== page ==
Wright, N. (2004) ‘So Afraid of Fear: The Significance of Presence in the Pastoral Relationship’, Accord, Association of Christian Counsellors, Winter, Issue 41, pp28-29.
The psychoanalytic tradition presents anxiety as a key driver of human behaviour. Nevertheless, therapy and counselling that focus on application of skilled tools and techniques alone to address anxiety are often inadequate. This article argues that the incarnational dimension of ‘I am with you’ has profound implications for Christian counselling and that genuine relational presence is a critical success factor.
The psychoanalytic tradition portrays anxiety as a, perhaps the, most basic driver of human behaviour. A deep-seated fear of rejection, failure or annihilation are common examples encountered in therapeutic contexts. This anxiety phenomenon resonates, too, with experiences I encounter frequently in supervision alongside practitioners engaged in a wide range of caring professions. Sometimes practitioners carry the anxiety of clients as if it were their own, sometimes client anxiety amplifies their own.[i]
The notion of anxiety as foundational driver is tested easily by using what is sometimes described as the 7 Whys technique.[ii] Ask a practitioner to crystallise in one sentence, “Why is what you are doing so important to you?” and then write it down on a whiteboard so that the finished statement is visible. Next ask, “Why?”, in response to which a second statement is written below the first. Repeat the process up to 7 times and, almost invariably, some form of profound personal anxiety (most probably, a defence against anxiety) will emerge as a basic, hitherto subconscious behavioural motivator.
This observation should not, perhaps, surprise us greatly since the Bible is full of reassurances, bordering on commands, to trust God and not to be afraid (e.g. Josh 1:6-9). As a lecturer at London Bible College once commented, the foundational message of the Pauline epistles could be summarised as, “God is God, therefore relax”. Charles DeFoucauld summarises this point in even starker terms: “The one thing we owe absolutely to God is never to be afraid of anything.”[iii] The divine antidote to anxiety is revealed in the Bible as a large dose of God’s love and truth, releasing fear’s cold grip and evoking love and trust in return (e.g. Jn 8:32; 1Jn 4:18; Jn 14:1).
What happens in counselling, however, when a person experiences such psychological, emotional and/or spiritual turmoil that knowledge of love and truth at the level of rational-faith is painfully difficult to grasp and hold on to? What happens when a person is so ill or exhausted that even the most basic thinking processes become hopelessly disorientated? Such questions held far more theoretical than experiential interest for me until three years ago when, having been diagnosed with ‘chronic fatigue’ after a fairly long series of traumatic events, I found myself in a frightening new place where powerful, relentless, crashing waves of anxiety started to arise within me.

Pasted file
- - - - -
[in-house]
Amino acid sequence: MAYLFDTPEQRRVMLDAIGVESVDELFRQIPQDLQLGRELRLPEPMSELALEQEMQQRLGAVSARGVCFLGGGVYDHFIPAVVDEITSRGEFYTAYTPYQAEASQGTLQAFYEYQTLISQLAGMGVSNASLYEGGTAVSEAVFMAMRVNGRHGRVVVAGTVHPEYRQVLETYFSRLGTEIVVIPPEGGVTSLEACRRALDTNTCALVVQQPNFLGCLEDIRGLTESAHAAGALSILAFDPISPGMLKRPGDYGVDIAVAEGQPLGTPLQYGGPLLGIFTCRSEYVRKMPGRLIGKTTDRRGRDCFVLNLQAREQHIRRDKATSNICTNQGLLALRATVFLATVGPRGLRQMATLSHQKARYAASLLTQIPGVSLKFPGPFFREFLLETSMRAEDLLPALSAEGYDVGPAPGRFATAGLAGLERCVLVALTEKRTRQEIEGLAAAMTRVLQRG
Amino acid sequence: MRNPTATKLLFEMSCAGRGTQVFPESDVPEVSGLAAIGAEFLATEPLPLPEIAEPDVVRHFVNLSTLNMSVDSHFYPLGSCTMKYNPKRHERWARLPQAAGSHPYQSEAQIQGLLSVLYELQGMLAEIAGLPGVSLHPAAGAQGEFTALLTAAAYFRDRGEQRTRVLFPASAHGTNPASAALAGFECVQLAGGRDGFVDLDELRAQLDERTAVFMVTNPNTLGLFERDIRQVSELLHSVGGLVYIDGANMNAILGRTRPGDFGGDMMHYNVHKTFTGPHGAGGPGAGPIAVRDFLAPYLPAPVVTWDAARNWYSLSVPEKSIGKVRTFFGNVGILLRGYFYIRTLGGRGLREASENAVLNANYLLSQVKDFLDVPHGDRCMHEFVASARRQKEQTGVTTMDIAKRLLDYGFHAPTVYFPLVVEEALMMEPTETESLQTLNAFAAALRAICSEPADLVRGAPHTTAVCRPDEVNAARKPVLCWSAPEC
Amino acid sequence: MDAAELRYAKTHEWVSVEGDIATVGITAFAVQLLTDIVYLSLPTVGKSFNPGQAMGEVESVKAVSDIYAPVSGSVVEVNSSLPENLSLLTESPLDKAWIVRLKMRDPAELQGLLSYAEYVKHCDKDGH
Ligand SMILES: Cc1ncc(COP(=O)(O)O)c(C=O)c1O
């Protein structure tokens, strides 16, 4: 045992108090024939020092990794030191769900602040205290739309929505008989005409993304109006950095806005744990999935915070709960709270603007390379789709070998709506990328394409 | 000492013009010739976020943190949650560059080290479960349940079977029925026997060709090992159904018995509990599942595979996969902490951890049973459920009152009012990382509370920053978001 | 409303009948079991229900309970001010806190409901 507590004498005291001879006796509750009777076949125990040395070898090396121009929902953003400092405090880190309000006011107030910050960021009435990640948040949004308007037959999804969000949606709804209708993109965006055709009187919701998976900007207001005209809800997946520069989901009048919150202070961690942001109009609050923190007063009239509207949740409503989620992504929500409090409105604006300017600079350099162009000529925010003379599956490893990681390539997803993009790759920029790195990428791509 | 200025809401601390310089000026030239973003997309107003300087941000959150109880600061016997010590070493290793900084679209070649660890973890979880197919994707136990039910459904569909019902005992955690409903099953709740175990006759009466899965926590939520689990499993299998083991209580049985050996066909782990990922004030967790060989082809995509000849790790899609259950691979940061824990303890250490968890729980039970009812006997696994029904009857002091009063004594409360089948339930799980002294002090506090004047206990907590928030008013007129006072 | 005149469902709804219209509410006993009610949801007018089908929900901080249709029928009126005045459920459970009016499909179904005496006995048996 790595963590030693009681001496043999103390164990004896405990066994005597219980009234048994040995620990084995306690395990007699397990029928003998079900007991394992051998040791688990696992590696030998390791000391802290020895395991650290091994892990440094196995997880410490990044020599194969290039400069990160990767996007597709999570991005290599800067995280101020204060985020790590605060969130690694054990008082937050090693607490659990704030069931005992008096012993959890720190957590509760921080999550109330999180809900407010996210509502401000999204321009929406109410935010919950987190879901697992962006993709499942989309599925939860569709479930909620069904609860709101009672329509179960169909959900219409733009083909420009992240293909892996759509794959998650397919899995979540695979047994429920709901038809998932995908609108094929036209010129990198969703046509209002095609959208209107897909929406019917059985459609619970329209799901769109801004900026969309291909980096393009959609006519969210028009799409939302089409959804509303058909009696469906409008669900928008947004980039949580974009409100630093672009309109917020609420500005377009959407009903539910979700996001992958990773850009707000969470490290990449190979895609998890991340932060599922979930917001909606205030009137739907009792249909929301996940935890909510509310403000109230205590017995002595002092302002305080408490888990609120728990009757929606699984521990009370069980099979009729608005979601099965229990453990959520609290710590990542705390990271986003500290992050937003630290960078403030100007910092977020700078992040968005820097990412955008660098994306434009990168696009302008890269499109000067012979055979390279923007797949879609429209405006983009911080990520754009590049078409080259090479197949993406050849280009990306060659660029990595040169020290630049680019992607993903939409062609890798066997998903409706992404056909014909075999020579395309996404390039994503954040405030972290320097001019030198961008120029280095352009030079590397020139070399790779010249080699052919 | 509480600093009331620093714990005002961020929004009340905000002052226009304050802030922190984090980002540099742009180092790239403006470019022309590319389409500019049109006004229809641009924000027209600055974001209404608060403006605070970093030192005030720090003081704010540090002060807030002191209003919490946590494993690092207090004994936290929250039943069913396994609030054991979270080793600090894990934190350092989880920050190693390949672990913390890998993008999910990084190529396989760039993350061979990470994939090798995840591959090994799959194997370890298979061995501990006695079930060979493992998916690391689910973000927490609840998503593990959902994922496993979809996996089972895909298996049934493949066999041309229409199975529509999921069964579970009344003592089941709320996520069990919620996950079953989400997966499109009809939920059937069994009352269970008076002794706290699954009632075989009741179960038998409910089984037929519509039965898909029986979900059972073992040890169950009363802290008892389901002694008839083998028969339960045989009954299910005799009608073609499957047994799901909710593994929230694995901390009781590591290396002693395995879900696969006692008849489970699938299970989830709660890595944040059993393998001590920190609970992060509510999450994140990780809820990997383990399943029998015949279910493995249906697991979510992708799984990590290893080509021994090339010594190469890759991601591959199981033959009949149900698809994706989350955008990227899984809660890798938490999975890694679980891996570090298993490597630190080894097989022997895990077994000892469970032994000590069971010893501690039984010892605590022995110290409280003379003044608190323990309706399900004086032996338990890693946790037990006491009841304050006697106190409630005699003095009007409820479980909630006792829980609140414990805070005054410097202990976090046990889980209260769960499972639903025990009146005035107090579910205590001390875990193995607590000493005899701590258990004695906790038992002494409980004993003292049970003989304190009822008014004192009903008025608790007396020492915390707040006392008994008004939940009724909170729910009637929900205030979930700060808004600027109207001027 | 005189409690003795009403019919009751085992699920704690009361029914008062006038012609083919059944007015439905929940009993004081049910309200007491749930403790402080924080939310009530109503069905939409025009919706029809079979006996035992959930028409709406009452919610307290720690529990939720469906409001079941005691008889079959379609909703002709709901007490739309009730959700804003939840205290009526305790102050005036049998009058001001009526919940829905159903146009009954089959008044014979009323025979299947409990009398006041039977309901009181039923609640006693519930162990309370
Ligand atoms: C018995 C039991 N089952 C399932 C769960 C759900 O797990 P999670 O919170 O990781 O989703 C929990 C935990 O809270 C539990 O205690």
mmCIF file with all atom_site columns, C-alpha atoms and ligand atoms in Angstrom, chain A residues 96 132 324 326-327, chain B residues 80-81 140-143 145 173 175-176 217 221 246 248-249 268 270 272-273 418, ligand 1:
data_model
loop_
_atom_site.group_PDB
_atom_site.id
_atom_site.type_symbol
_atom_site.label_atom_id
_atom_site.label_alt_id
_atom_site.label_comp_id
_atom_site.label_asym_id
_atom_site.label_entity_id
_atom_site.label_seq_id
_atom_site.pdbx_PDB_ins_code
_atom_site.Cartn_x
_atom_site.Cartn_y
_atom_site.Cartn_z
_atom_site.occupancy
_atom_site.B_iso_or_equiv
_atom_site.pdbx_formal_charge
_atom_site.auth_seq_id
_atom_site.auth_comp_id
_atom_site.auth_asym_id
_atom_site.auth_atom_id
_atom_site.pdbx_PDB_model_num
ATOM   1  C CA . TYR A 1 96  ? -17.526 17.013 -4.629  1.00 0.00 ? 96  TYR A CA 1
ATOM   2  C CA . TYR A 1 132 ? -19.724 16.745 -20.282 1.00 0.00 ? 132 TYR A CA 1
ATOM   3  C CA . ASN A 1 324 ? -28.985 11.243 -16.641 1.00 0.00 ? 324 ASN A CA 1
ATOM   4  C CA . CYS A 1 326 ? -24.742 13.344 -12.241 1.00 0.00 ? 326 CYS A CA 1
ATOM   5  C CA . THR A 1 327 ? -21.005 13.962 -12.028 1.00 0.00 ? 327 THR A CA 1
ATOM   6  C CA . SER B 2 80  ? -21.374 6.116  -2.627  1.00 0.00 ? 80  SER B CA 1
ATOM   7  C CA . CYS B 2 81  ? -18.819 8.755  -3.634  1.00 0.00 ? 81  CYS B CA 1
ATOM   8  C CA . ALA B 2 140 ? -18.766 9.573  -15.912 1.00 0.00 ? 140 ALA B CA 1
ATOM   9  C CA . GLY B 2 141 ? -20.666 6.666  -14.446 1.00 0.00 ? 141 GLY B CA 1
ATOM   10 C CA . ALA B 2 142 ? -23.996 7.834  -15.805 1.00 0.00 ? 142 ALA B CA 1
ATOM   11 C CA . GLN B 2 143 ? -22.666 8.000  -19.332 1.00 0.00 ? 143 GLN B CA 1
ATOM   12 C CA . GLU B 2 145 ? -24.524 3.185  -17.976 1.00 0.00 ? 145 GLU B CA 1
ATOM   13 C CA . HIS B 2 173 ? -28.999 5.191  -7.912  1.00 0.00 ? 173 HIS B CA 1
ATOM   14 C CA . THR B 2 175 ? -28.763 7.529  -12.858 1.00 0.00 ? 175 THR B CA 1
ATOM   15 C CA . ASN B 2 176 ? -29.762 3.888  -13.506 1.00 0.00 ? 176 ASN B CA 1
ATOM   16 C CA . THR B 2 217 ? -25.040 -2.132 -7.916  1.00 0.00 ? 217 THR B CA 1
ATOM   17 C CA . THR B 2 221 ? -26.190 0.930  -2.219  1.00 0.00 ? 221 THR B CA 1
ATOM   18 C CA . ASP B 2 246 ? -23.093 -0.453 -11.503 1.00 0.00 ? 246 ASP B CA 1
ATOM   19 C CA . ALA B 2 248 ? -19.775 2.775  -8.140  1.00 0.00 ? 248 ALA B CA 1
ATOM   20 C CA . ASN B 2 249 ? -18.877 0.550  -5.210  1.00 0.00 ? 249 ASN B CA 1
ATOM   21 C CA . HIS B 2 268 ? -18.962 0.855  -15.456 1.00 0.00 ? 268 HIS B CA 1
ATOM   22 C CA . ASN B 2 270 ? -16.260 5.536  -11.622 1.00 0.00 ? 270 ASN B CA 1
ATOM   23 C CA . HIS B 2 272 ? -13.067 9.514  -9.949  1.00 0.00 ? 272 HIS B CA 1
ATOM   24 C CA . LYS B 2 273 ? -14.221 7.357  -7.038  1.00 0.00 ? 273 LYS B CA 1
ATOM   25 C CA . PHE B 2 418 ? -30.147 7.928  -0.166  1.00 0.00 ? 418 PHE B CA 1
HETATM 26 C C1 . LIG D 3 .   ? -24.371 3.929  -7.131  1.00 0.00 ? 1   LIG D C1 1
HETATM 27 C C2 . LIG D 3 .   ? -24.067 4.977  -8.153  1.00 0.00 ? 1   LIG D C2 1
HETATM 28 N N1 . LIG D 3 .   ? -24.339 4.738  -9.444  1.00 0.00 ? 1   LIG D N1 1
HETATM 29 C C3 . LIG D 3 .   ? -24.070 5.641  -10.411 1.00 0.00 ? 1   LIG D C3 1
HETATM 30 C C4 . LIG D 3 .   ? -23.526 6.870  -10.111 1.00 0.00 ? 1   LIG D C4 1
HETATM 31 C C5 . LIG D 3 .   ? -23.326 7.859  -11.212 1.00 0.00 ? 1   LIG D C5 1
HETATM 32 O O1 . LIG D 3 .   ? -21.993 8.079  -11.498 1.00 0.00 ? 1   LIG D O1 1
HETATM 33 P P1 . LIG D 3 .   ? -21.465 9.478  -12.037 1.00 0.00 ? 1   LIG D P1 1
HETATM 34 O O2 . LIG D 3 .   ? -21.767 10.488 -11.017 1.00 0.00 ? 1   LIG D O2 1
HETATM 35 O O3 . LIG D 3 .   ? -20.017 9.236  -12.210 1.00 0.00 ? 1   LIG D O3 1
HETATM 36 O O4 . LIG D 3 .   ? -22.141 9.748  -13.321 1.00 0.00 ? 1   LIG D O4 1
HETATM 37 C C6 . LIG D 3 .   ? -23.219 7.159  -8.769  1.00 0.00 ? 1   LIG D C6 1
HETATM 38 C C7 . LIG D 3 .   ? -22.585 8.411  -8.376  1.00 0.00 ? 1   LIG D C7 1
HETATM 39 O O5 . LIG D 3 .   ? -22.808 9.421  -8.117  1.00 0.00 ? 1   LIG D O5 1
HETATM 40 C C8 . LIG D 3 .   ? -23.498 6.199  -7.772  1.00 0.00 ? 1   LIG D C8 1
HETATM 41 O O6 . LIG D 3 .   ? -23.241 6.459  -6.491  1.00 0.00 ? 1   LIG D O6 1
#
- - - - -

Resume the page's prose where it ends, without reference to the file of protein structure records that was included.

The doctor became the patient; the healer became the sick. All of my years of theological study and counselling training could not have prepared me for the terrifying onslaught of neurotic fear and panic attacks that followed. Deep in the midst of this experience, I remember frequently waking at night, unable to sleep or stop shaking
I discovered through this devastating experience that healing truth and love could sometimes not be found through words, reflections and scripture alone. I knew what I believed theologically but, somehow, it felt strangely detached, as did I from ordinary experience where irrational fears were causing my composure and coping abilities to fall apart.
Over time, however, I did begin to hear the quiet whisper of God through my wife’s endless patience and care, the leader at work who gave me space to recover, the counsellor who heard and brought insight, the pastor who unexpectedly arrived with pizza one evening, the GP who listened and offered strength through reassurance, the friend who took me out for a cinema trip, the young daughters who gave smiling hugs and held my hand.[iv]
Such experiences mediated a mysterious yet tangible sense of God’s continuing love, presence and grace when all else seemed lost (cf Psalm 34:4; 139). Incarnation began to assume new depths of meaning for me – God is with us; the God who enters our lives to save us within our experience and not just from it. This is how he transforms our anxiety, not by superficial denial of reality but by sacrificial solidarity within it.[v]
Andy Nott, in Accord (Spring 03), raised an important question when he asked what makes Christian counselling distinctive.[vi] I think I would want, through this experience of counsellor-turned-client, to add emphasis on a third dimension alongside those described as ‘worldview’ and ‘methods’: the significance of committed, relational presence – mediating the transforming presence of Christ through the Holy Spirit. In the final analysis, I think I’ve learned that ‘being with’ is the X factor that makes all the difference (Is 43:2).
[i] Hawkins, P. & Shohet, R. (2000) Supervision in the Helping Professions, Philadelphia, Open University. [ii] Hardingham, A. (1998) Psychology for Trainers, London, CIPD. [iii] Manning, B. (1976) Prophets and Lovers – In Search of the Holy Spirit, New Jersey, Dimension Books. [iv] Cf Lyall, D. (1989) Pastoral Action & Theological Reflection in Willows, D. & Swinton, J. (2000) Spiritual Dimensions of Pastoral Care, London, JKP. See also: Lyall, M. (1997) The Pastoral Counselling Relationship – A Touching Place, Edinburgh, Contact Pastoral Trust. [v] Campbell, A. (1985) Paid to Care – The Limits of Professionalism in Pastoral Care, London, SPCK. [vi] Nott, A. (2003), ‘What Makes Christian Counselling Distinctive?’, Accord, Issue 38 p4ff, Coventry, ACC.